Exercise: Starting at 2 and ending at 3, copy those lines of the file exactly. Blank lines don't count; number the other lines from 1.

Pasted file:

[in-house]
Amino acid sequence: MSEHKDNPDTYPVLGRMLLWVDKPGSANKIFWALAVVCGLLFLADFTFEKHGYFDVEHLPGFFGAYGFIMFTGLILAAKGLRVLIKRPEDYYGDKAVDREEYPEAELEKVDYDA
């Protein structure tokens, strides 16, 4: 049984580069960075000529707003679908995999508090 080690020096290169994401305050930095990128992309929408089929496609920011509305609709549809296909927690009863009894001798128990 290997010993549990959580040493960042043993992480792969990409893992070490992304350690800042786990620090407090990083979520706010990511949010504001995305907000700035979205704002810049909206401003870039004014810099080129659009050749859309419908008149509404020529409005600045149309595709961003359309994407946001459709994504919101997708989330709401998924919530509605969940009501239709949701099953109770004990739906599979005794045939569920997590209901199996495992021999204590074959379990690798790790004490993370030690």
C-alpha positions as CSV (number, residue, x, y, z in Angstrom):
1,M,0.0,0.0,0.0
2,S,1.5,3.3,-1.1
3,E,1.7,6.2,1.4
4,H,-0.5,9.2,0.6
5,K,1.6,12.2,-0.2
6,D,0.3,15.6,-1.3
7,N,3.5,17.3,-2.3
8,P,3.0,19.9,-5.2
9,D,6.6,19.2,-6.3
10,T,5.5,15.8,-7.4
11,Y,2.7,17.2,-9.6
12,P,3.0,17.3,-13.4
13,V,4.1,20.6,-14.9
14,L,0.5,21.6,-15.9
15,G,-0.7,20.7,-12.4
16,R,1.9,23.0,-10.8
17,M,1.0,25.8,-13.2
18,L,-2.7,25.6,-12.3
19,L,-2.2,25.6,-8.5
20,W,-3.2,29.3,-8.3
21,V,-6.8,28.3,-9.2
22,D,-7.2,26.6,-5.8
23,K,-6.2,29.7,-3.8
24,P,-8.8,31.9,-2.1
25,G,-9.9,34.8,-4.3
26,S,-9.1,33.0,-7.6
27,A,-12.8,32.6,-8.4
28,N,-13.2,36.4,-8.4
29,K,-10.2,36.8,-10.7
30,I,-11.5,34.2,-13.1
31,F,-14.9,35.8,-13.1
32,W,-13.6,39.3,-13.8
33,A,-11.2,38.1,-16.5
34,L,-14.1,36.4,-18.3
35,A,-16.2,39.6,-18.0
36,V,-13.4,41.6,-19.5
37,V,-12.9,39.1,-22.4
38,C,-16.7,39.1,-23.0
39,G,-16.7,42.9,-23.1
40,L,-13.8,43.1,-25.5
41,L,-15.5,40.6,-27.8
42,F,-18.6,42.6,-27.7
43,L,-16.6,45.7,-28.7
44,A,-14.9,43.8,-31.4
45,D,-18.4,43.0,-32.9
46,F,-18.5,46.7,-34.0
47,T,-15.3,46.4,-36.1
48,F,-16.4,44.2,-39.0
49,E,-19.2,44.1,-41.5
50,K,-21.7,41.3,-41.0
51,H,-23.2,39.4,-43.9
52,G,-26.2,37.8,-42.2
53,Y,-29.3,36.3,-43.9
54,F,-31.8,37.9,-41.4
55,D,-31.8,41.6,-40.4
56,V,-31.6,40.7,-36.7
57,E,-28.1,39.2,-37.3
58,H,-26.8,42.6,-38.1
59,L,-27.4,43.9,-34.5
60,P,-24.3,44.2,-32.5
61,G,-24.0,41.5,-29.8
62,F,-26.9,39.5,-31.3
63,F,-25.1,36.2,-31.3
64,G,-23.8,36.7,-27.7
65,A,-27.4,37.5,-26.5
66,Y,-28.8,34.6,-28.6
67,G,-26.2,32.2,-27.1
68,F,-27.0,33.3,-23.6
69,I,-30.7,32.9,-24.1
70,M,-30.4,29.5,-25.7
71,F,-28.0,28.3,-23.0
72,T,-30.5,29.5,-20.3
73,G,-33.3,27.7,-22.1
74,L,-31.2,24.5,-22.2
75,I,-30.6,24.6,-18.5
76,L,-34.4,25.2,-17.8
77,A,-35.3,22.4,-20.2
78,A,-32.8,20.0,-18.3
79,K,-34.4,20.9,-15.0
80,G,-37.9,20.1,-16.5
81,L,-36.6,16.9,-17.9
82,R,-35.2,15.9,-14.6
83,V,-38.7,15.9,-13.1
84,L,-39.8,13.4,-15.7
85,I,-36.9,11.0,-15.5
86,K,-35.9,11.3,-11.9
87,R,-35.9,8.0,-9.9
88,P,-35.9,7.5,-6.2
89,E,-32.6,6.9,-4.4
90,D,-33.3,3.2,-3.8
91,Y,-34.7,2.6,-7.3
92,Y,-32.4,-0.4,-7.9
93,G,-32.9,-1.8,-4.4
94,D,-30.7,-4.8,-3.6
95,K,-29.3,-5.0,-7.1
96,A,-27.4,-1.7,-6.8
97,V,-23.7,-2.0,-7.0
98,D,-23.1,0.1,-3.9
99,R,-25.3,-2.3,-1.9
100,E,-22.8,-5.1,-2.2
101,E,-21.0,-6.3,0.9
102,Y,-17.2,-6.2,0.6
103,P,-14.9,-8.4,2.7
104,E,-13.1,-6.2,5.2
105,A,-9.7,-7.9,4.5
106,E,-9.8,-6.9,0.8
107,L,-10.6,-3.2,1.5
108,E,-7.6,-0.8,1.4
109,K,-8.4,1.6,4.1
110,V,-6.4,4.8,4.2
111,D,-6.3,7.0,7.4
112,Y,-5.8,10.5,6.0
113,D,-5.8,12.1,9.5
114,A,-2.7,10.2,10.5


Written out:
Amino acid sequence: MSEHKDNPDTYPVLGRMLLWVDKPGSANKIFWALAVVCGLLFLADFTFEKHGYFDVEHLPGFFGAYGFIMFTGLILAAKGLRVLIKRPEDYYGDKAVDREEYPEAELEKVDYDA
């Protein structure tokens, strides 16, 4: 049984580069960075000529707003679908995999508090 080690020096290169994401305050930095990128992309929408089929496609920011509305609709549809296909927690009863009894001798128990 290997010993549990959580040493960042043993992480792969990409893992070490992304350690800042786990620090407090990083979520706010990511949010504001995305907000700035979205704002810049909206401003870039004014810099080129659009050749859309419908008149509404020529409005600045149309595709961003359309994407946001459709994504919101997708989330709401998924919530509605969940009501239709949701099953109770004990739906599979005794045939569920997590209901199996495992021999204590074959379990690798790790004490993370030690």